Clemmons facing another de-annexation request: Village working with property owners on Lewisville-Clemmons Road to have their land removed from House Bill 5 proposal

Published 12:10 am Thursday, July 6, 2023

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For the Village of Clemmons, another de-annexation proposal on the western side of Lewisville-Clemmons Road near River Center Drive feels like déjà vu all over again.

That may be an old saying from baseball player Yogi Berra, but Clemmons officials expressed their concerns involving what Village Manager Mike Gunnell called a “last-minute addition of properties addressed as 1520, 1526 and 1532 Lewisville-Clemmons Road” to House Bill 5 last week that was one of the first bills introduced in January originally only involving the town of Fuquay-Varina.

“Almost as quickly, we met with the joint property owners to understand their adamant opposition to their property’s inclusion in this bill,” Gunnell said. “The Village of Clemmons and the property owners are working together to have these Clemmons properties removed from the bill. It is our understanding that at this time, there is no information on exactly who lobbied for this action.”

The properties in Clemmons are owned by Robert Vogler and William Vogler.

The village fought a similar situation early in 2019 involving the same property when the Clemmons Village Council adopted a resolution opposing de-annexation for a small segment of land in the village limits for a proposed mixed-use development on 38 acres.

Instead of agreeing to a request from Stan Forester for the de-annexation of 2.5 acres of land at that prime location, the council maintained its preference for the developer annexing the larger portion of the tract in the unincorporated area of Forsyth County into the village.

The resolution said that Clemmons and its citizens “should receive the benefit of the property being developed to the village’s standards as well as the property tax revenue as required to balance any consequences new developments bring.”

It further stated that the village, which had concerns about how the property might be developed, adopted this resolution in opposition to Senate Bill 205, House Bill 392 or any other bills addressing the same property and that this document would be transmitted to the members of the General Assembly to assure their knowledge of the village’s position.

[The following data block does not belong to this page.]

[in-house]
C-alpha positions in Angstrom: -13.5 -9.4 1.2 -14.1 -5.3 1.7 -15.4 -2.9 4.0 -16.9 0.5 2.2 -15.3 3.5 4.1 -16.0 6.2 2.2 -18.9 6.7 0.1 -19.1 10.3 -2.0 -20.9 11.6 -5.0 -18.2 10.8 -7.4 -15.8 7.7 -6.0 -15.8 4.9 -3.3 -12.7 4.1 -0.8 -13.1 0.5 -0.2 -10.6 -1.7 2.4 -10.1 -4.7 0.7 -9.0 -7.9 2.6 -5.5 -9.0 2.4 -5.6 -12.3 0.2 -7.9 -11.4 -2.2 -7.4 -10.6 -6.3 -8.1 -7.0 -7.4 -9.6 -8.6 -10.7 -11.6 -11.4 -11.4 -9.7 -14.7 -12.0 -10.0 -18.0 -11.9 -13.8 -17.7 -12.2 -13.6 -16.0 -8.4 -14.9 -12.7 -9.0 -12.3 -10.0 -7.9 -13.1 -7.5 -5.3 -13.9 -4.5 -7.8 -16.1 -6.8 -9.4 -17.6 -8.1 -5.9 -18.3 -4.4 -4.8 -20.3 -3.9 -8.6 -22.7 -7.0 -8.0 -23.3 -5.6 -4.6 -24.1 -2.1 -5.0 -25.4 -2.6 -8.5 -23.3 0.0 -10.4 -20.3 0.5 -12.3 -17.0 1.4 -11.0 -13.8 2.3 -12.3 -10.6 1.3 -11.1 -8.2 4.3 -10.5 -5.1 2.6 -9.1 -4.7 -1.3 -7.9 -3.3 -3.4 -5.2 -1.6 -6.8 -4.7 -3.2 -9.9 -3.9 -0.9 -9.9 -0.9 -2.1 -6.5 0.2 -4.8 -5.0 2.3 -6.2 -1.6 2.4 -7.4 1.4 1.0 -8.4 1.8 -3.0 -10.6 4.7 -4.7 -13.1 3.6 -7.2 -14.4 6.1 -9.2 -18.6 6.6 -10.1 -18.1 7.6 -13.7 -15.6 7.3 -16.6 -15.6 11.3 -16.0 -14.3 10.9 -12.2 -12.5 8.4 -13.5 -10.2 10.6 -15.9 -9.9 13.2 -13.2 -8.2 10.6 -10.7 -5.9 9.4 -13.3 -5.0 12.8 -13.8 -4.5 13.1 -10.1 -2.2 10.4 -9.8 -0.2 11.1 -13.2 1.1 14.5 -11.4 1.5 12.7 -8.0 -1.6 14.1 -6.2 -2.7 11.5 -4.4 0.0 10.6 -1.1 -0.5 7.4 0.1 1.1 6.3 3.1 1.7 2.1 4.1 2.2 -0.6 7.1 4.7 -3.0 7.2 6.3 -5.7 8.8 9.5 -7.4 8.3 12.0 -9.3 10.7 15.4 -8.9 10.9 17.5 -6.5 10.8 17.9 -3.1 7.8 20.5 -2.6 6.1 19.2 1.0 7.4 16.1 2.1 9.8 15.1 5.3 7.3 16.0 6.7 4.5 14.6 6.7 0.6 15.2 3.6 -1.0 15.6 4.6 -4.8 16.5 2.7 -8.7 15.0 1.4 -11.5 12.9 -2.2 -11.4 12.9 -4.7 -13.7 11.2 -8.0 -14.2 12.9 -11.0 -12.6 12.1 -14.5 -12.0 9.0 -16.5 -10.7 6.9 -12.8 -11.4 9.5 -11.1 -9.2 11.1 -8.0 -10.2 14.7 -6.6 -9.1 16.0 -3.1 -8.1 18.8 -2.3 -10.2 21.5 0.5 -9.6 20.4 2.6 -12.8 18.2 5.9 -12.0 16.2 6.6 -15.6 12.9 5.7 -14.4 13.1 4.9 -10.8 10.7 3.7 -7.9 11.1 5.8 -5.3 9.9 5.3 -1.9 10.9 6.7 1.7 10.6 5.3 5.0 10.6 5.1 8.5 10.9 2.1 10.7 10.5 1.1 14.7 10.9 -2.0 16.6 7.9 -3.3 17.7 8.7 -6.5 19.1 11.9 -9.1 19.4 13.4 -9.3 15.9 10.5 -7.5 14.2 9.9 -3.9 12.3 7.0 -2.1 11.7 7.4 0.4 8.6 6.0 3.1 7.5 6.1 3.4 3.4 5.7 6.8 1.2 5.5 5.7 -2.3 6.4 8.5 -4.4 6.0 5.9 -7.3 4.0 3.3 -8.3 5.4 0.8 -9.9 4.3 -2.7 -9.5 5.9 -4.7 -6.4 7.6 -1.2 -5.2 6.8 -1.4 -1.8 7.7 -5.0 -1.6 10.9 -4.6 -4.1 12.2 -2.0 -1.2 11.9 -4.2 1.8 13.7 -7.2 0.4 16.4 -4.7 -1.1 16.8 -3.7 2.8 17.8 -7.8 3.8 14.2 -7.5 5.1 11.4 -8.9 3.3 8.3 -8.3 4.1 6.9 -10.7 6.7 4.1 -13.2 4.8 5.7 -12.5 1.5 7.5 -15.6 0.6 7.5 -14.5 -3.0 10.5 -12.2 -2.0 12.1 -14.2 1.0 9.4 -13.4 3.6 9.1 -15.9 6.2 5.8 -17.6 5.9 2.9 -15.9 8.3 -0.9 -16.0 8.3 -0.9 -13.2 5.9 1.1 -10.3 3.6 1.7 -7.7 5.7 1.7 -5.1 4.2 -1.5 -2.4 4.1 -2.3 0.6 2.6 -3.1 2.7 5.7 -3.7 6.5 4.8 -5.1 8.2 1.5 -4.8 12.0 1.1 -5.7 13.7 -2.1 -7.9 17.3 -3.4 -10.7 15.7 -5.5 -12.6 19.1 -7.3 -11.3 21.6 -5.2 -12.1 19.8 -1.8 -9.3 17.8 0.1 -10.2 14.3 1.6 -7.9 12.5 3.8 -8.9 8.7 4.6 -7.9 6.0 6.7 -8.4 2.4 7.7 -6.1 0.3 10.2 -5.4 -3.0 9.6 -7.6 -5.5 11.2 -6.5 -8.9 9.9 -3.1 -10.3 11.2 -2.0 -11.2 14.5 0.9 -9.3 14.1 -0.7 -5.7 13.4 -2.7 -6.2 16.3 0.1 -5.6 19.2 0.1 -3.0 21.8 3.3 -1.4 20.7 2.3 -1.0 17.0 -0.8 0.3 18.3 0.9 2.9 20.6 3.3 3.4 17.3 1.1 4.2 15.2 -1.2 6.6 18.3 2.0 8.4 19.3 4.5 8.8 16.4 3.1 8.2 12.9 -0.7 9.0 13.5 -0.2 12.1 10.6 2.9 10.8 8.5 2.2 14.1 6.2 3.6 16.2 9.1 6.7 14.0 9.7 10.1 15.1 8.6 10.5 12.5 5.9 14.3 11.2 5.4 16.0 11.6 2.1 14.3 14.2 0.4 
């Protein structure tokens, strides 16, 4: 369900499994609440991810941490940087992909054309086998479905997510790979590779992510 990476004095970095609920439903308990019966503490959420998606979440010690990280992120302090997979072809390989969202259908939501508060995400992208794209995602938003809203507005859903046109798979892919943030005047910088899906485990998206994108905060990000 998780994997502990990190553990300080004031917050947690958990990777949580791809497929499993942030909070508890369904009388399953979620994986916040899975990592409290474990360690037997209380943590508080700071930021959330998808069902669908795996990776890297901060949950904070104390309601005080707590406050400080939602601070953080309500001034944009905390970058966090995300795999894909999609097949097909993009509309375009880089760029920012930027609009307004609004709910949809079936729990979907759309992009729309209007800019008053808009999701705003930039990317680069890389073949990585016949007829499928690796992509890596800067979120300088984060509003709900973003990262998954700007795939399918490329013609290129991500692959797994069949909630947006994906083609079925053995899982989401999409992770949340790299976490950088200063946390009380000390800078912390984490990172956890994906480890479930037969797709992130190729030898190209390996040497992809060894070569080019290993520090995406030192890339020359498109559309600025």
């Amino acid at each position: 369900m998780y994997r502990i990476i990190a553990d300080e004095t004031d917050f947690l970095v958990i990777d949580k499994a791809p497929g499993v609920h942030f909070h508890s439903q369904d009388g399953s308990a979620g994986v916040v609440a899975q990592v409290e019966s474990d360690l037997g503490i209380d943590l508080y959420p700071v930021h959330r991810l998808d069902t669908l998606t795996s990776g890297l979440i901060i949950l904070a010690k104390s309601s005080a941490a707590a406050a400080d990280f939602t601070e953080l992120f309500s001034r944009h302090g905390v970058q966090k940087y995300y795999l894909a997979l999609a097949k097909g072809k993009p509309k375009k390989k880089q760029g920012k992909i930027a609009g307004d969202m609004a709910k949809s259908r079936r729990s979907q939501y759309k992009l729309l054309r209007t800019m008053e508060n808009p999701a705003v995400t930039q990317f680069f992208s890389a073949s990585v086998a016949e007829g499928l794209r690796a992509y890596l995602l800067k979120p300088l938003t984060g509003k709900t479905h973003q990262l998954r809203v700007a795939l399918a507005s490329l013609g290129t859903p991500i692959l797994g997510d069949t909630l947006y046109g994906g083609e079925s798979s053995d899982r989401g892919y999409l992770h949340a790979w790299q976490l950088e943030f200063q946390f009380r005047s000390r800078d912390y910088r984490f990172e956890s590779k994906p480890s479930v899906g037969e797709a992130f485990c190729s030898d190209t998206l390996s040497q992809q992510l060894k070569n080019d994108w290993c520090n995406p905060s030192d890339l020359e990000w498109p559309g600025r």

At that time, Forester, who developed the nearby River Ridge Shopping Center, made the de-annexation request of the three tracts from Clemmons to the N.C. Legislature with the intent to develop the land through the county’s zoning auspices.

Forester, who also was unsuccessful at the time in his request to seek a modification to the future land use map in the area, said he tried to work with the village in the past without success and that the primary reason he filed for de-annexation was because 94 percent of this property is in Forsyth County.

Ultimately, it took council member Mike Combest driving down to Raleigh twice in May 2019 — once in the wee hours of the morning — to help stop an 11th-hour drop of the House bill.
However, even then, he made the following comment after it was all over: “We appear to have stopped this de-annexation effort, but we’re confident everything can be tried again. We’ll be keeping a close watch.”

That time has come again.

House Bill 5 was filed as a local bill — with no opposition — for the town of Fuquay-Varina De-annexation on Jan. 26. It was referred to as “an act to remove certain described property from the corporate limits of the town of Fuquay-Varina,” and gained unanimous House approval on March 7.

The latest bill was amended and updated on June 26 to Fuquay Varina/Clemmons De-annexations with similar language, plus identifying the three parcels to be removed from the village. After being the “last-minute addition” that Gunnell referred to, House Bill 5 soared through the Senate Finance Committee and Rules and Operation Committee before ultimately clearing the Senate. It is now on the House floor calendar for July 12.

Clemmons Mayor Mike Rogers offered this comment regarding the matter: “As local elected officials, it is our duty and responsibility to look after the health, safety and welfare of our residents and their properties. The Voglers are long-standing Clemmons residents, and we are committed to support their efforts against unsolicited de-annexation. They have expressed their determination to remain in the Village of Clemmons.”